November 7–19, 2018
Full program and schedule at Bostonjfilm.org
The Interpreter, dir. Martin Šulík, Massachusetts premiere
In this film, two older men go on a road trip to learn about their mutual but polar-opposite past. They are Slovak Holocaust survivor Ali Ungár (Jirí Menzel) and Georg Graubner (Peter Simonischek), son of the Austrian Nazi who murdered Ali’s family. Besides war atrocities, character barriers separate the men—Georg’s blasé, irresponsible lifestyle and Ali’s hatred for the enemy. But over the course of the trip’s painful discoveries, the men find unexpected openings for compassion, personal growth, and resolution. The film shows how hands-on education about human barbarity has the power to transform a person’s inherited attitudes. Two universals overarch the movie: the psychic pain of boys without fathers and the question Georg asks: Is it easier to be the son of a murderer or the son of a victim?
Chasing Portraits, documentary
Directed by Elizabeth Rynecki
Massachusetts premiere, The Museum of Fine Arts, followed by a conversation with the director
Tears accompany nearly every heartfelt moment in Elizabeth Rynecki’s documentary about her family, Chasing Portraits. She grew up in California, deeply affected by her father Alex Rynecki’s Holocaust experience and her great-grandfather Moshe Rynecki’s murder by the Nazis, as well as Moshe’s legacy as a painter of Poland’s lost Jewish culture—scenes of working people, weddings, rabbis, and other community traditions. These paintings hung on the walls of her Bay Area home and her grandparents’ home in Northern California.
In 1939, Elizabeth’s father was three when his parents and grandmother (Moshe’s wife) obtained Catholic identities in order to live outside the Warsaw ghetto, which allowed them to survive the Holocaust. But Moshe chose to remain with his fellow Jews locked in the ghetto and died at the Majdanek concentration camp.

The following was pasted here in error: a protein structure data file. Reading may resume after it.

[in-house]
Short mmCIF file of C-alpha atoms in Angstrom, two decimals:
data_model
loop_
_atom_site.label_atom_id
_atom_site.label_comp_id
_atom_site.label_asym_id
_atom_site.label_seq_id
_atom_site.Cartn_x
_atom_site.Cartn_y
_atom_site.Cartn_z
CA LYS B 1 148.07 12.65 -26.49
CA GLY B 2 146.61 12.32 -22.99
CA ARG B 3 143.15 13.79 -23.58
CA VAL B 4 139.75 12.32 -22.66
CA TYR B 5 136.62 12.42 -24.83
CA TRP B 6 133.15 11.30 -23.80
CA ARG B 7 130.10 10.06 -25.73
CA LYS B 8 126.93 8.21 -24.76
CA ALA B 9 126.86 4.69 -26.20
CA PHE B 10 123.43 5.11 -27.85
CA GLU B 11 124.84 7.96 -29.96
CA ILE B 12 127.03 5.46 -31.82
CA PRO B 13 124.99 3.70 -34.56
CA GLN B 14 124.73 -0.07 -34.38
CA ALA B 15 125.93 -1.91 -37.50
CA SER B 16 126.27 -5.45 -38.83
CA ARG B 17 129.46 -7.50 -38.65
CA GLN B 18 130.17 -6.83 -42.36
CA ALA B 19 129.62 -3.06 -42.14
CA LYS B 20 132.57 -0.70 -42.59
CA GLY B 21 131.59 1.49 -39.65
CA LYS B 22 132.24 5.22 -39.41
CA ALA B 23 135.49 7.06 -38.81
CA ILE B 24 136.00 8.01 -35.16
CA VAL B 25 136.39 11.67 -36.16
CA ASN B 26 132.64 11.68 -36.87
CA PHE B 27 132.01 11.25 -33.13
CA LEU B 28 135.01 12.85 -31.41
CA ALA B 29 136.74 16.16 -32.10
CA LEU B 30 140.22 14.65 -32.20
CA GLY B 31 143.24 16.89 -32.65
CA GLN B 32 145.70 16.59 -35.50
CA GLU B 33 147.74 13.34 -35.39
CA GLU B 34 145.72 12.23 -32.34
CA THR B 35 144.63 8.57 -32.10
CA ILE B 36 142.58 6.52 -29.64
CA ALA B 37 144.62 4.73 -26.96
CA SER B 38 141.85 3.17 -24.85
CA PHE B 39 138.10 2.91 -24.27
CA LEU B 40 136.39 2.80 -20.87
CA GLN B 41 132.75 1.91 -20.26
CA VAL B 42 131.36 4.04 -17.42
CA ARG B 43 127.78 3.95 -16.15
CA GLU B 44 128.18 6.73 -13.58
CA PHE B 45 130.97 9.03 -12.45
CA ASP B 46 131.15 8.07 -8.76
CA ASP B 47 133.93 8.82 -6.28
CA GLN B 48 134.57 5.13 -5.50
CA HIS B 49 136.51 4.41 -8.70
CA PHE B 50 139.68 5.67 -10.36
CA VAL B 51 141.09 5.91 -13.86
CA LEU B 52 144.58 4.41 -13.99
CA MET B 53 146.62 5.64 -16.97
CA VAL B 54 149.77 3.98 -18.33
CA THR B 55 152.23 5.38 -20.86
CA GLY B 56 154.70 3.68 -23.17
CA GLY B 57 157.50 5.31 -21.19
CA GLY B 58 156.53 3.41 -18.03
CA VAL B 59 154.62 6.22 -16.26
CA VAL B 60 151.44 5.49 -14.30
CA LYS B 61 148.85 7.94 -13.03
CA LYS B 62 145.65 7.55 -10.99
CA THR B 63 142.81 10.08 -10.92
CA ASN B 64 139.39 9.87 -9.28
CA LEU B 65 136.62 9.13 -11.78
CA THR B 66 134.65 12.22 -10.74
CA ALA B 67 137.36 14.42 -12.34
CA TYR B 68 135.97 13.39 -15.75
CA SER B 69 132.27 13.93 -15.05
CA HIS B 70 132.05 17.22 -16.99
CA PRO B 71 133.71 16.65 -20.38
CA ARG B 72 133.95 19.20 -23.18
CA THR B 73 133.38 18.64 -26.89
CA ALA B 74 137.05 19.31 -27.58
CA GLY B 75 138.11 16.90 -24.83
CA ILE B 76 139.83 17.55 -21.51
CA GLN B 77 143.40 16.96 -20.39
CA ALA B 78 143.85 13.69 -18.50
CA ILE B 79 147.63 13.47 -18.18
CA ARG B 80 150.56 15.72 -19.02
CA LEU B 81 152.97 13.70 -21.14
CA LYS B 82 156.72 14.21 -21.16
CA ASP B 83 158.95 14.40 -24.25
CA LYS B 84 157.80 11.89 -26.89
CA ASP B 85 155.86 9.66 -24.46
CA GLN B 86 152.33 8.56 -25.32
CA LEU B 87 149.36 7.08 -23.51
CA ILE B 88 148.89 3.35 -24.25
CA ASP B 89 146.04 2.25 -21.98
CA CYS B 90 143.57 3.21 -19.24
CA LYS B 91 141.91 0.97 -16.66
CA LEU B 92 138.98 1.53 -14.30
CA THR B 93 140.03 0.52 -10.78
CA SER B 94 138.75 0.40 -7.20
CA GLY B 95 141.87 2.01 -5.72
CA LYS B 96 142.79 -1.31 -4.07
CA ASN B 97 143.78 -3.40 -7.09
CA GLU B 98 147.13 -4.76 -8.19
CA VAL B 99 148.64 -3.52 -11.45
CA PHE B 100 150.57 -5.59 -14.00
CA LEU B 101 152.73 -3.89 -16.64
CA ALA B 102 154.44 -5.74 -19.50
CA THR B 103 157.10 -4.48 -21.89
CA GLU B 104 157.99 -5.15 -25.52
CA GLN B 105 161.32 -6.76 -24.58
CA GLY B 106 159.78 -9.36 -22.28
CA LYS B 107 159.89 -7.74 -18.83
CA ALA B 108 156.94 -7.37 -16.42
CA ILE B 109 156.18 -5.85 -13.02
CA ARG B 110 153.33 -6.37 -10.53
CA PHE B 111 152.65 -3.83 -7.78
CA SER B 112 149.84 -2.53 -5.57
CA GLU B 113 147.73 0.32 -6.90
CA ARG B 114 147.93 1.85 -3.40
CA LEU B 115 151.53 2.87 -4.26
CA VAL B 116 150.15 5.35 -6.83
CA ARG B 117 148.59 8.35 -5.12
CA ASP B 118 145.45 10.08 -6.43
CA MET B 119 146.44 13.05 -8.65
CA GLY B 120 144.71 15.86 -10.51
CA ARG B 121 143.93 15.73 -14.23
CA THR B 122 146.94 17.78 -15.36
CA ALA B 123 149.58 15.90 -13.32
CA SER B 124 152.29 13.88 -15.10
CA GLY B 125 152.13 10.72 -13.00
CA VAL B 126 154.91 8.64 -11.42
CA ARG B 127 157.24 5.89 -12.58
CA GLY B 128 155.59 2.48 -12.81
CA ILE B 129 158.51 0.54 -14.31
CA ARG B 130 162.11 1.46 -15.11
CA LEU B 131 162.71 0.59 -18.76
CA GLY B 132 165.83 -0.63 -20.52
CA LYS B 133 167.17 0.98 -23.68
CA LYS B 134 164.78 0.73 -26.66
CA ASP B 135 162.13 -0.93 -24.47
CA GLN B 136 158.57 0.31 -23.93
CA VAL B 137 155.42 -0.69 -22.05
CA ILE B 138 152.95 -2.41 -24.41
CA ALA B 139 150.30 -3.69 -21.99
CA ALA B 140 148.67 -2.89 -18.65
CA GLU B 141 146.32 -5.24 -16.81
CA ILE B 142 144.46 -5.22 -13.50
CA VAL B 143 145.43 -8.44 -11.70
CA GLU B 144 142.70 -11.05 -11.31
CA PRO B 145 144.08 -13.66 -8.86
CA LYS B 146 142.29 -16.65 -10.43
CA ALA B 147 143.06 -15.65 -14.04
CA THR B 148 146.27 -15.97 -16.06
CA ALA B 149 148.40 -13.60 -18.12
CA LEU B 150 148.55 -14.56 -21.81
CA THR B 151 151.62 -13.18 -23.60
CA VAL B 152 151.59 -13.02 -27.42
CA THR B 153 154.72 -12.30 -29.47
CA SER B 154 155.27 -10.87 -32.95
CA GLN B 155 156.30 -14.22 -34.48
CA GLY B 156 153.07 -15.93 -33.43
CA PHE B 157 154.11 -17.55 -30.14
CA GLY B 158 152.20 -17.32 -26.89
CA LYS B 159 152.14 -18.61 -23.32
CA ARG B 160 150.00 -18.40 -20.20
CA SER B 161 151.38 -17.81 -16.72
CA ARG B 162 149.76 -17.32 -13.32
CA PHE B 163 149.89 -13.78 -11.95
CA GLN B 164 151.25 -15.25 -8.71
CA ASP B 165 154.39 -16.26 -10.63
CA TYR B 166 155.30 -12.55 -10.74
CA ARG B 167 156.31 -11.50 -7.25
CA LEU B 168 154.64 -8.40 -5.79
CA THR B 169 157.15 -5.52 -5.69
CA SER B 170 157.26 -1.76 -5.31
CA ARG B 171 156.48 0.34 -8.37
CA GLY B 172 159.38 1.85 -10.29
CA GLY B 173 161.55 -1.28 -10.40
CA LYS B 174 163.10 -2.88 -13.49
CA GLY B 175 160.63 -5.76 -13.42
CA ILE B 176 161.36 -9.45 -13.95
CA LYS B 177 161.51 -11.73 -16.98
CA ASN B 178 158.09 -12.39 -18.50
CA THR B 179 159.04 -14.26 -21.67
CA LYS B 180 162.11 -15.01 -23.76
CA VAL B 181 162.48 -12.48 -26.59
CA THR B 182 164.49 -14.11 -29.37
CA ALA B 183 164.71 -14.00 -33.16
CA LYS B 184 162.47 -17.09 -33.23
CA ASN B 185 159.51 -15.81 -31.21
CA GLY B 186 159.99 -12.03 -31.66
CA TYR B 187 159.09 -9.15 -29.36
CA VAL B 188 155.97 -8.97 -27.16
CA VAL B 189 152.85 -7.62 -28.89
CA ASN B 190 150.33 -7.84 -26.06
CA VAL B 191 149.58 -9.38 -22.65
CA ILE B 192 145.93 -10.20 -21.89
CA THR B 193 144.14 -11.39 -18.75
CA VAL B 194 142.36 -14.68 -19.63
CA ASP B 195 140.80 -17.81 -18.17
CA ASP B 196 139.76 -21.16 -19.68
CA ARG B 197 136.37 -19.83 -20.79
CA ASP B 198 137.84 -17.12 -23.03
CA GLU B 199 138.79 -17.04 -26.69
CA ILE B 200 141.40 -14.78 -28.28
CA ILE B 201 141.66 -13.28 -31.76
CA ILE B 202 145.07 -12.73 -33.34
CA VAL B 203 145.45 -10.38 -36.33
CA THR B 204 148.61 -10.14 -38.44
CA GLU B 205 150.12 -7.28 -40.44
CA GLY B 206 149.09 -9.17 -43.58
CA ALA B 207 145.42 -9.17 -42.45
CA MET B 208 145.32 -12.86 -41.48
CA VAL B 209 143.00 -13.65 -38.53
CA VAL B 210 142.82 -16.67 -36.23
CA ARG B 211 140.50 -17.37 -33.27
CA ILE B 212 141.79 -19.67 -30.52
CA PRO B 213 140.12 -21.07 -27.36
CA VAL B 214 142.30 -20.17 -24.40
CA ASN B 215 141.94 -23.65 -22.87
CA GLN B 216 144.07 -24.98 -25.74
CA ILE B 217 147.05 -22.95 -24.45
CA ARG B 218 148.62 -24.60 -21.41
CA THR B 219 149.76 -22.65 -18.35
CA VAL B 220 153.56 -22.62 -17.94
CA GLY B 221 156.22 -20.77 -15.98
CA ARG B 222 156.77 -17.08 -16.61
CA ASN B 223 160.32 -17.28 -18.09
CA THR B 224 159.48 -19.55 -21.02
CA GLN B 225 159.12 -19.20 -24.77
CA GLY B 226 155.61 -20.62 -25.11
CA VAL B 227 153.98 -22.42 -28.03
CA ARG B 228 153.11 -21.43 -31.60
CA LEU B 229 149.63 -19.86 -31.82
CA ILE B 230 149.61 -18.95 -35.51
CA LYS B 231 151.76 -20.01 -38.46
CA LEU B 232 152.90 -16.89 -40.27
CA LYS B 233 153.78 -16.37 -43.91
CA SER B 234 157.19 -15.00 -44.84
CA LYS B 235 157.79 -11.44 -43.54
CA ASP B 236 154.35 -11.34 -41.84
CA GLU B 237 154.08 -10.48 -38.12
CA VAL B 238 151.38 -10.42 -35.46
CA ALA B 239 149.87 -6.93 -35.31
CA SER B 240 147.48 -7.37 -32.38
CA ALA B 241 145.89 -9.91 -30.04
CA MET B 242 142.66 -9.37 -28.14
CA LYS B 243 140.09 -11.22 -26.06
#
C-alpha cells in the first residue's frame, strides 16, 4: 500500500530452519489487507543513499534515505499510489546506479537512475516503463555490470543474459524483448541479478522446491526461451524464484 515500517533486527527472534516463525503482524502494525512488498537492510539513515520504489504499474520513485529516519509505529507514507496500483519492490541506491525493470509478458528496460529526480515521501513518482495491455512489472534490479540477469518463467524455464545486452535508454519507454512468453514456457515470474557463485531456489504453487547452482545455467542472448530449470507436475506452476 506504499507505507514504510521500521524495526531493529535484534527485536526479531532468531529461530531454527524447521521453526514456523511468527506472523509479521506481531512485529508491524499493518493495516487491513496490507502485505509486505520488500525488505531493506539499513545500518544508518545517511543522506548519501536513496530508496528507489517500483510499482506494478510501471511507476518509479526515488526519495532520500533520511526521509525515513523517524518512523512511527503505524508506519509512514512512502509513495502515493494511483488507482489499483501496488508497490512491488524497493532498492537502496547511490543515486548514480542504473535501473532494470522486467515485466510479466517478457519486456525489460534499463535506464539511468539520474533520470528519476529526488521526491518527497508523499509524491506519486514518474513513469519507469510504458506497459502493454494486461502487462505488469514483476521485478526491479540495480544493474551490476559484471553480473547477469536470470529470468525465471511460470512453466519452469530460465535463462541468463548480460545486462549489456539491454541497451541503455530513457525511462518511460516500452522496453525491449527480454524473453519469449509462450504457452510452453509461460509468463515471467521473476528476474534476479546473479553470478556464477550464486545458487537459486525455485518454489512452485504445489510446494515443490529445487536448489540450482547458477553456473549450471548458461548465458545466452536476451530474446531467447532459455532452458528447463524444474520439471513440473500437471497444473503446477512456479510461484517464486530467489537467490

Out of Moshe’s oeuvre of some 800 paintings bundled and hidden for safety as the war approached, only 120 were recovered by Moshe’s wife after the war. Haunted by these paintings that surrounded her, and the family history embedded in them that her father was unable to talk about, Elizabeth grew up wanting to find out more about Moshe, his art, and the fate of his lost paintings.
When Elizabeth’s grandfather George Rynecki died, she read his typed memoir, which encouraged her to actively seek answers about her great-grandfather Moshe. Chasing Portraits follows Elizabeth’s quest in Poland, Israel, Canada, and the United States. She gives talks that soon spread the word about her mission to find Moshe’s lost art; she meets museum curators and private collectors; and she wrestles with the moral issue of rightful ownership of stolen art. With pain, she talks about her choices: whether to accept the situation as it is, with meaningful, personal, and valuable family property now in the hands of strangers and institutions, or suing for restitution. Her film involves us in the emotions inherent in the situation of lost family art (stolen art) that has resulted from war and mass murder. An Israeli lawyer advises her: Some of those people purchased the artwork having no idea about its provenance, so unless you have evidence, they bought the art in good faith.
We know, though, and the expert also knows, that in reality those local people, however rural or ignorant, knew about Jewish property and possessions being sold from hand to hand. The art wasn’t purchased or traded innocently; farmers, flea markets, collectors, and museums could easily see that the images focused on Jewish life that had just been annihilated.
Elizabeth’s journey involves this painful acceptance of loss and powerlessness to reclaim, but she also experiences moments of redemption when beautiful encounters occur, such as her visit to collector Edward Napiorkowski who willingly gives her his painting by Moshe. The museums, though, are not letting go of their treasures. Moshe’s work is steeped in Jewish heritage and history. In the end, Elizabeth focuses on the greatest legacy her great-grandfather’s work has brought her: a closer and cherished relationship with her father. Chasing Portraits is a model for anyone seeking permanence of a relative’s legacy.